Aloha Business Association ponders its future
When most people talk about Aloha the same themes come up time and again: Aloha wants to do their own thing, to heck with the county's plans for the surrounding area.
"I tell people it's like college where you have the frat houses and the sororities, and then you have the dorms," said Karen Bolin, a local business owner and the only president the Aloha Business Association has ever had. "Then you have the GDIs, the God [Expletive] Independents, and Aloha is the GDIs. They don't want to be a sorority, don't want to be a dorm, and if you talk to anyone in Aloha that's been around, they don't want to be a part of Beaverton or a part of Hillsboro."
The Aloha-Reedville area — Washington County's largest unincorporated community — boasts more than 50,000 residents, but has no local government, relying instead on Washington County planners.
And Aloha's longtime identity as a bedroom community of starter homes and affordable apartments is under threat: Massive upscale developments are underway in a record-setting plan for homes in South Hillsboro and Beaverton's South Cooper Mountain area. The influx of new residents is expected to impact traffic in the region, particularly along Southwest Tualatin Valley Highway in the heart of Aloha.
The voice of the community falls two one of two groups, the Aloha Business Association and the Aloha-Reedville Community Council. But both can do little more than give recommendations to county planners, leading to frustration among some members.
Both were included as stakeholders as Washington County drew up plans for Aloha Tomorrow, a years-long planning project aimed at revamping portions of Aloha for future development, but the decision lies at the county level.
The Aloha Business Association has several tangible accomplishments to its name, including the formation of the Aloha Library which opened 2011, and a new farmer's market.
"We're not funded, not incorporated and not listened to," Aloha resident John Tyner said. "The realization of the library is nice — the farmer's market and some of the community things are good, too, but they're essentially froth on the larger ocean of things larger than what we're doing."
Tyner said there have been some efforts to influence the direction of transportation projects, but Aloha community groups often feel like small fish in a very, very large pond.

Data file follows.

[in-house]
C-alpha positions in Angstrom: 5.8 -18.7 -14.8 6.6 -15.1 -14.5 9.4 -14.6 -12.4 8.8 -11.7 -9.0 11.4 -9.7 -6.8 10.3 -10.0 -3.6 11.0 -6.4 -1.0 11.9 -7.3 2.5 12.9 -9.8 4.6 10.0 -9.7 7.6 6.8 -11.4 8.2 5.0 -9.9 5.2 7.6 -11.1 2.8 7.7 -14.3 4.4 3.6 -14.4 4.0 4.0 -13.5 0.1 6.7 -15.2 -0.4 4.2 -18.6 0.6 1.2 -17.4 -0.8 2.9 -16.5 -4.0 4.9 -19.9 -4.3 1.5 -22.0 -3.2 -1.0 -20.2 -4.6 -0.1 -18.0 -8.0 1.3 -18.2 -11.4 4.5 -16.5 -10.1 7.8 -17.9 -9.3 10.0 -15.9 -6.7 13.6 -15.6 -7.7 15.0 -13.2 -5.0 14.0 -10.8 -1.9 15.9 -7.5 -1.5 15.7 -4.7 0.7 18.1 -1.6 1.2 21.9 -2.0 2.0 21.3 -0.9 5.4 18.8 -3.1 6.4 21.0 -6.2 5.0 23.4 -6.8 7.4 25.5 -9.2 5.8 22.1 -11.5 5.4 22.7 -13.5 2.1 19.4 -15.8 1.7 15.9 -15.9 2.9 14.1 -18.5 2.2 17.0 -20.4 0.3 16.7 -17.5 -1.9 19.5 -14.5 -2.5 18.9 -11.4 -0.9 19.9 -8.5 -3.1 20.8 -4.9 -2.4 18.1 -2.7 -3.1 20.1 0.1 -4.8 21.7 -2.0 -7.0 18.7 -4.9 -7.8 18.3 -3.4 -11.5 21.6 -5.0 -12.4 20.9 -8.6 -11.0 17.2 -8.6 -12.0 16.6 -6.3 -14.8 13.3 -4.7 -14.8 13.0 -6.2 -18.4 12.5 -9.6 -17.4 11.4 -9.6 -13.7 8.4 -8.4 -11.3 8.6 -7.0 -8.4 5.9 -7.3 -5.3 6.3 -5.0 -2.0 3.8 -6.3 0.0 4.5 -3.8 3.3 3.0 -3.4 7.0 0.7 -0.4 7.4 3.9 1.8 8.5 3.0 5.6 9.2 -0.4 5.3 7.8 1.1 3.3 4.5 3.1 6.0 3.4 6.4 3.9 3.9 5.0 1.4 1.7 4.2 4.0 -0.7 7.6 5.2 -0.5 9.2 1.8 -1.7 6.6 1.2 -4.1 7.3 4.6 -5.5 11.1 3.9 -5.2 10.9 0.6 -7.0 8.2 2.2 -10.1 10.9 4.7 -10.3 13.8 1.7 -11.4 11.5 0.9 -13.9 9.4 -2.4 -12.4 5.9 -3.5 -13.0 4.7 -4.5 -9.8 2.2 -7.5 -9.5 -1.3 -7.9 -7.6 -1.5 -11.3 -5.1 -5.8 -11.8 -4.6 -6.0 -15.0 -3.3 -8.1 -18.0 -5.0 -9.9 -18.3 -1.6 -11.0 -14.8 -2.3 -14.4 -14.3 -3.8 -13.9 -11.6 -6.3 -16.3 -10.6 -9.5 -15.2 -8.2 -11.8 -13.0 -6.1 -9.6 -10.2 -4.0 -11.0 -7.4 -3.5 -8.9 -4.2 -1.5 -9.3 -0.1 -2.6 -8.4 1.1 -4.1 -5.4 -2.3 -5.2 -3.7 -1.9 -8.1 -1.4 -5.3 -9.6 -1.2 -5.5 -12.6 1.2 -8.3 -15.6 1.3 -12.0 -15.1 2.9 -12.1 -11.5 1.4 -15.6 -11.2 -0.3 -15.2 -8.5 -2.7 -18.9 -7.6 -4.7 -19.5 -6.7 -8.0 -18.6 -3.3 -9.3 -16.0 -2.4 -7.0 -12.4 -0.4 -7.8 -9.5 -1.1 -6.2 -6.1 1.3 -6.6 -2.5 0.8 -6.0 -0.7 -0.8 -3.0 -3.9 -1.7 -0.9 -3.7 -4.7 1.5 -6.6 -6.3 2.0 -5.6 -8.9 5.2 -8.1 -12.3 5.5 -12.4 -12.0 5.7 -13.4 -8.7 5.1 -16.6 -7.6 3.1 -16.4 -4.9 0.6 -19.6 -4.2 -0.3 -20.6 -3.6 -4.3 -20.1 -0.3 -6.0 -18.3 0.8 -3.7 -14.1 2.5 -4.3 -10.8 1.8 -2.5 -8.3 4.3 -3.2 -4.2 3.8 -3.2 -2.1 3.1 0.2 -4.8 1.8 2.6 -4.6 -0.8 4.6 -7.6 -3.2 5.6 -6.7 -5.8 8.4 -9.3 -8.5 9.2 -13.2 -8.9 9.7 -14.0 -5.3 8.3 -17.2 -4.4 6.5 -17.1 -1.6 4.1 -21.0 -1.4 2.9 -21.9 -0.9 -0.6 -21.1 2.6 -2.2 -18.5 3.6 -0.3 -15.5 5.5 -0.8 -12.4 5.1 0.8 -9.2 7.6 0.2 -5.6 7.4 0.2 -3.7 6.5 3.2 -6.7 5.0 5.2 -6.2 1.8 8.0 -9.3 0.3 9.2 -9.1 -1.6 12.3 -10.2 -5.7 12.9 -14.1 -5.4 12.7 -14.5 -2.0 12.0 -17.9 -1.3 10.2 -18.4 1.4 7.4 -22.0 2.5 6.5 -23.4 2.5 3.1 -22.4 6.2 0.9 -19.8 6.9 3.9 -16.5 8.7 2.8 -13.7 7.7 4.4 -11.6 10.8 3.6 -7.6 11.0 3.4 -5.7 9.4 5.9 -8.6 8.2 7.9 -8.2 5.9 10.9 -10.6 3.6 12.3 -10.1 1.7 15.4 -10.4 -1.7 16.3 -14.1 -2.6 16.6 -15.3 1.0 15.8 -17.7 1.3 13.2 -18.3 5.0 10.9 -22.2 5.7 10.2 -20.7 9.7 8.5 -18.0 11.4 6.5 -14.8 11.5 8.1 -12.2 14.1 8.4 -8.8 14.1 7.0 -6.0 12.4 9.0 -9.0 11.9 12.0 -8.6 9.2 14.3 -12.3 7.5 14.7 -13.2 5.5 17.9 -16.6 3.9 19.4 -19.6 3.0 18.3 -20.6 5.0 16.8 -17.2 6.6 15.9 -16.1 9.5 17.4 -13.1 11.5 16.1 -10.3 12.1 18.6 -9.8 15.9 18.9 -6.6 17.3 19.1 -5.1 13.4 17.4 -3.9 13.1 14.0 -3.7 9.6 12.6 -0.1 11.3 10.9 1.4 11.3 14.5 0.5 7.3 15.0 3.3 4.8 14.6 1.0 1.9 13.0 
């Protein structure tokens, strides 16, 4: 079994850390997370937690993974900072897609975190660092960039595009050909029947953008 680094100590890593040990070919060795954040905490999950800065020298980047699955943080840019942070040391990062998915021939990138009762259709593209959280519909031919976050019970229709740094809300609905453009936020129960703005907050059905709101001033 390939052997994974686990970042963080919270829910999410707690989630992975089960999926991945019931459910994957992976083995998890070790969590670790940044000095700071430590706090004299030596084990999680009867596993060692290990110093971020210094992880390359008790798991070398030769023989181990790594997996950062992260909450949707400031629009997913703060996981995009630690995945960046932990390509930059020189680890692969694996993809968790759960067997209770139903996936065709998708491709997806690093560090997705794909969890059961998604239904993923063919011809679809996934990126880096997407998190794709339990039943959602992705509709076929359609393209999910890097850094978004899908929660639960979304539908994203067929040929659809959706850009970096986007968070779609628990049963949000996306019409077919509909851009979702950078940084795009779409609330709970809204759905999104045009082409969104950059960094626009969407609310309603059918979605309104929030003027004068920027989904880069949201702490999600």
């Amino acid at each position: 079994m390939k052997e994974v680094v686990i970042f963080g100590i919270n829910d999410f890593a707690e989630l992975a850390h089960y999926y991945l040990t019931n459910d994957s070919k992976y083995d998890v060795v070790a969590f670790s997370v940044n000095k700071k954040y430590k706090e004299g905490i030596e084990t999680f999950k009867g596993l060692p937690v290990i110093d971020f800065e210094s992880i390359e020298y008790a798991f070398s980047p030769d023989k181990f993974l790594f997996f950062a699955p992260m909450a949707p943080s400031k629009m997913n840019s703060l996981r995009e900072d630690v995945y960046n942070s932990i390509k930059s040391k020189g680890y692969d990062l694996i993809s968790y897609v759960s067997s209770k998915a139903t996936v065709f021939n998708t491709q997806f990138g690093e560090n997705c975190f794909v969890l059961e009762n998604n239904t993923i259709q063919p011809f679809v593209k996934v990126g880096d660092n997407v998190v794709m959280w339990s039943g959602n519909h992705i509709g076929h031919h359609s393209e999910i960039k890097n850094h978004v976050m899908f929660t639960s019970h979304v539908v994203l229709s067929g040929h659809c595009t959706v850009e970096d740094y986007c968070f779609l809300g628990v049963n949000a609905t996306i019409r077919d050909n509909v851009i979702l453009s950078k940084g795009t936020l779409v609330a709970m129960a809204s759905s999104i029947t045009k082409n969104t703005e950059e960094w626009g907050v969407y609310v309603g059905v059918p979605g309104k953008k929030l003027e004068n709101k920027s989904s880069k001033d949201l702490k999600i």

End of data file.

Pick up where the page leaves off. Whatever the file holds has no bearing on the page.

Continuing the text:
The Aloha Business Association began in the fall of 2010, fueled by a community celebrating after Aloha High School's football team won the school's first state football championship.
"The community only developed after the success of the football team," said Tyner, the father of Aloha football star Thomas Tyner, who set state records while at the school and eventually played for both Oregon and Oregon State universities. "It became the center point of the community. Huge crowds, the prominence of my son, and we ended up with a sense of community."
Several months after Aloha's championship win, residents packed the first meeting of the Aloha Business Association. The sheriff was there, as were representatives of county government and several dozen business owners.
It took two years to settle into a routine, said Bolin, who has served as association president since its founding. Everything about the organization was built from the ground up.
But now, six years down the road, the association has taken a different form. The buzz around Aloha High football has dissipated, and the group is more about meeting to exchange business ideas than to tackle big-picture issues.
According to a study done by Washington County, 60 percent of county residents will likely move from their current homes within six years. Bolin estimated businesses move around equally as often, meaning the membership of the association is drastically different today than it was when it was founded.
"What it's become is a networking and education forum," Bolin said. "And when the county has things, they come and say, 'Okay business community, here's a think we want feedback on."
Bolin said the association is looking at ways to market Aloha, both through door-to-door visits with new residents and, hopefully, signage officially welcoming commuters to the area.
"The only thing we have are some railroad signs that say 'Aloha.'" she said. "They don't say 'Welcome to Aloha,' and they're county signs that just identify Aloha."